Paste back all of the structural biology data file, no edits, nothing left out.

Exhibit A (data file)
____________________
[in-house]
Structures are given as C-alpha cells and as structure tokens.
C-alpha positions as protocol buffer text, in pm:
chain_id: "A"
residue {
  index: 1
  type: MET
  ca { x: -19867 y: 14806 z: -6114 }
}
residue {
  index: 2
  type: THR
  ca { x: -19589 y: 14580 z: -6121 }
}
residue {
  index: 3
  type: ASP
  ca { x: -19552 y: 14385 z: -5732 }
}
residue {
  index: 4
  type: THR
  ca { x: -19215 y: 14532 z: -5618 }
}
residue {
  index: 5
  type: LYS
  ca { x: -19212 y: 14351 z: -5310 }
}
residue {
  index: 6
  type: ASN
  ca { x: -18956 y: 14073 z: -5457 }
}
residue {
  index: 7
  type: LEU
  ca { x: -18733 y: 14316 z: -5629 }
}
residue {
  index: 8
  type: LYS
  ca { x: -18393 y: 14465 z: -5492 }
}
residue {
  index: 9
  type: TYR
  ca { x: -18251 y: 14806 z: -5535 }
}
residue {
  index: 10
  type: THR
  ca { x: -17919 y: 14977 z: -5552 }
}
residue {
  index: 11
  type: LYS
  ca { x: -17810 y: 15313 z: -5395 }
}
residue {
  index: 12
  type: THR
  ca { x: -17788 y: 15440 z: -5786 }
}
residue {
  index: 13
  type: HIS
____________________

[in-house]
Structures are given as C-alpha cells and as structure tokens.
C-alpha positions as protocol buffer text, in pm:
chain_id: "A"
residue {
  index: 1
  type: MET
  ca { x: -19867 y: 14806 z: -6114 }
}
residue {
  index: 2
  type: THR
  ca { x: -19589 y: 14580 z: -6121 }
}
residue {
  index: 3
  type: ASP
  ca { x: -19552 y: 14385 z: -5732 }
}
residue {
  index: 4
  type: THR
  ca { x: -19215 y: 14532 z: -5618 }
}
residue {
  index: 5
  type: LYS
  ca { x: -19212 y: 14351 z: -5310 }
}
residue {
  index: 6
  type: ASN
  ca { x: -18956 y: 14073 z: -5457 }
}
residue {
  index: 7
  type: LEU
  ca { x: -18733 y: 14316 z: -5629 }
}
residue {
  index: 8
  type: LYS
  ca { x: -18393 y: 14465 z: -5492 }
}
residue {
  index: 9
  type: TYR
  ca { x: -18251 y: 14806 z: -5535 }
}
residue {
  index: 10
  type: THR
  ca { x: -17919 y: 14977 z: -5552 }
}
residue {
  index: 11
  type: LYS
  ca { x: -17810 y: 15313 z: -5395 }
}
residue {
  index: 12
  type: THR
  ca { x: -17788 y: 15440 z: -5786 }
}
residue {
  index: 13
  type: HIS